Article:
photo of DhruvCongratulations to senior Dhruv Muppidi on being named one of 625 Presidential Scholar semifinalists from out of 3.6 million seniors across the country! Since 1964, the Presidential Scholars Program has honored the nation’s most distinguished high school seniors based on academic success, leadership, and service to school and community. Dhruv is one of only 10 semifinalists from Minnesota. He will find out if he is selected as one of 160 Presidential Scholarship recipients in early May!

Meet Dhruv Muppidi ’21

What prompted your application to the Presidential Scholars Program?
After receiving the invitation to apply to the Presidential Scholars Program, I decided to apply mostly on a whim to eliminate any regret I may have had if I didn’t at least test my chances. I never once expected to be a semifinalist, and to be considered alongside some of the most accomplished high school seniors in the country is extremely humbling. It’s a testament to the wonderful work being done at MPA by the teachers and the student body.

What’s your big dream?
If we’re talking long-term (and perhaps a tad idealistically), NBA commissioner is my ultimate dream, combining my love of business management, economics, and sports. However, I’m also passionate about combating educational inequities, and I would love to continue working in the non-profit sector during college and beyond.

How are students encouraged to dream big and do right at MPA?
Our senior class is comprised of students wanting to be foreign diplomats, astronauts, and the President of the United States. Our class discussions constantly feature many contrasting perspectives, leading to civil conversations that extend well beyond the allocated class time. Such diversity of thought is facilitated by a curriculum that provides students with the necessary content matter but leaves the interpretation and analysis of that content to the jurisdiction of students. At the same time, the teachers and the administration constantly provide opportunities for student leadership.  This year alone, students have taken the forefront on advancing climate change action projects, encouraging anti-racist action, and bolstering mental health during the pandemic. MPA students are catalysts of change in their communities, a trait undoubtedly indicative of “doing right” in the future.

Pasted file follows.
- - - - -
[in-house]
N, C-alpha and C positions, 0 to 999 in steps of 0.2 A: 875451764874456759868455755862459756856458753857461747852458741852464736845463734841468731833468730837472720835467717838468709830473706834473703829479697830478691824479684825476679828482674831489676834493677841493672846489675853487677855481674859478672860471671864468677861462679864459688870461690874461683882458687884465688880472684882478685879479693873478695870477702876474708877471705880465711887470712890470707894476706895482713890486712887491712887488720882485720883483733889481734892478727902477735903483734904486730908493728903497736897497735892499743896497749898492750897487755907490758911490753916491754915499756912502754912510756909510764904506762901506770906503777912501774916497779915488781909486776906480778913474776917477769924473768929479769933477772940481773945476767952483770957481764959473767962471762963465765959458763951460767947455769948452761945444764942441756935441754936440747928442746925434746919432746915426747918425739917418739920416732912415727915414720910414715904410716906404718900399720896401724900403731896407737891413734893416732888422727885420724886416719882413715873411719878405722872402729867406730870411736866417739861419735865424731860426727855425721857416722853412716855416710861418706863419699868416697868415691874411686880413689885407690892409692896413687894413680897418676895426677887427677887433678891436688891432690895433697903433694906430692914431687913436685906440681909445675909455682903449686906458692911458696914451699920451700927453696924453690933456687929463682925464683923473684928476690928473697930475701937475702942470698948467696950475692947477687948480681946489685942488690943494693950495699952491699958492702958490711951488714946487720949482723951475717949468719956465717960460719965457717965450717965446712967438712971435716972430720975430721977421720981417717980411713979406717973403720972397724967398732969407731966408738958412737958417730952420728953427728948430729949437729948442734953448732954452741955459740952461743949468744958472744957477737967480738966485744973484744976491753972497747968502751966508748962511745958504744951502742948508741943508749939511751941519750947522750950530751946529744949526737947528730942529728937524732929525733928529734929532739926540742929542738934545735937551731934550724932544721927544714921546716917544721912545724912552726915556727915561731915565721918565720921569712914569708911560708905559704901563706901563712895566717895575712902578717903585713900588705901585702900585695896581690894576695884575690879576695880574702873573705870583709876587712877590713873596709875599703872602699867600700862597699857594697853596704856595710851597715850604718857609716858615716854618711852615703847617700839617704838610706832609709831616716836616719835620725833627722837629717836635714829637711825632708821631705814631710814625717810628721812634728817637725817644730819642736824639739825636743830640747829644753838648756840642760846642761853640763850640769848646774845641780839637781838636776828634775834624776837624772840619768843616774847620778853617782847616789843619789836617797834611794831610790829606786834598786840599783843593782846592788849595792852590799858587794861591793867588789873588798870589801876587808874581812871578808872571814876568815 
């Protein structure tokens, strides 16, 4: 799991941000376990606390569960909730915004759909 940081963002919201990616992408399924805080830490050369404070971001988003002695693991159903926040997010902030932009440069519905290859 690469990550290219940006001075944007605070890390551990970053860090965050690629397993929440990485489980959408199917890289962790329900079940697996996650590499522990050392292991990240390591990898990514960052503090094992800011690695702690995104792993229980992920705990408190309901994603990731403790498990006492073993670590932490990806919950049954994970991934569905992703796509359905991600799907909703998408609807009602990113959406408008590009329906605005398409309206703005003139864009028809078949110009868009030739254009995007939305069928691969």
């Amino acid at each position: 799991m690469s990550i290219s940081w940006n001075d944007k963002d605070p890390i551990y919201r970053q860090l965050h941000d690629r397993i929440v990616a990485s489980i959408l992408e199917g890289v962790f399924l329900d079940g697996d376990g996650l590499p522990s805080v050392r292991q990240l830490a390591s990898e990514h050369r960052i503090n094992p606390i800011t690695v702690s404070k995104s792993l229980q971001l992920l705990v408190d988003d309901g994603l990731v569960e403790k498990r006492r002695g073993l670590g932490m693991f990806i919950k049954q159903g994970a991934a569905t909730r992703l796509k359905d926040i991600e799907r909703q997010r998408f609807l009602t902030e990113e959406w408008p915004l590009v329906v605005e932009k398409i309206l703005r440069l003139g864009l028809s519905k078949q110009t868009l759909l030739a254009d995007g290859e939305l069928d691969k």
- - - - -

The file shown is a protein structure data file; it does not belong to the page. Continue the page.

What would you tell another student considering MPA?
As cliche as it may be, it’s all about the people. When considering attending an institution that consists of many highly motivated students, it’s easy to think it’ll be filled with a bunch of sleep-deprived students ripping up each other’s notes and engaging in petulant attempts to one-up one another. MPA is quite literally the opposite. The small school setting encourages and celebrates collaboration (students feel comfortable leaving their laptops unguarded in public study areas for hours at a time), promotes individualized attention from teachers, and since everyone more or less tries everything, MPA lacks the traditional cliques like “jocks,” “theatre kids,” and “nerds” that are relatively commonplace at other schools.

In what ways has MPA prepared you for life beyond school?
There are not many schools where I’d be able to simultaneously participate in student government, play multiple sports, dabble in forensics, and attend Habitat for Humanity club meetings, while still getting a healthy amount of sleep at night. Though it doesn’t come as naturally to me, I’ve still been able to explore singing, music theory, and music composition during Concert Choir. At MPA, I’ve been encouraged to try everything. And, as is inevitable, I’ve failed several times (just ask my speech coach Ms. Kunze about the time I performed a song from the Aladdin soundtrack to begin an oratory speech). But, even though professional singing is probably off the table, I’ve still developed a lifelong hobby that I never believed I would have been interested in beforehand. Furthermore, as a result, I have a better sense of my own passions and skills, and I’ve been able to develop these skills in several different settings. For example, leadership looks very different on the soccer field, in student council, and in a classroom, and MPA has given me the opportunity to explore each of these distinctions.

How has the college counseling been this year?
Mrs. Pederson has been awesome. There are not many counselors in the country who would respond to an admissions question or help tweak an essay at 11 PM the night before a college deadline. Ms. Pederson did so numerous times, especially over Winter Break. The attention she’s able to give each individual senior is invaluable, and I’m so grateful for having such a dependable, supportive, and understanding guiding hand during the college application process.

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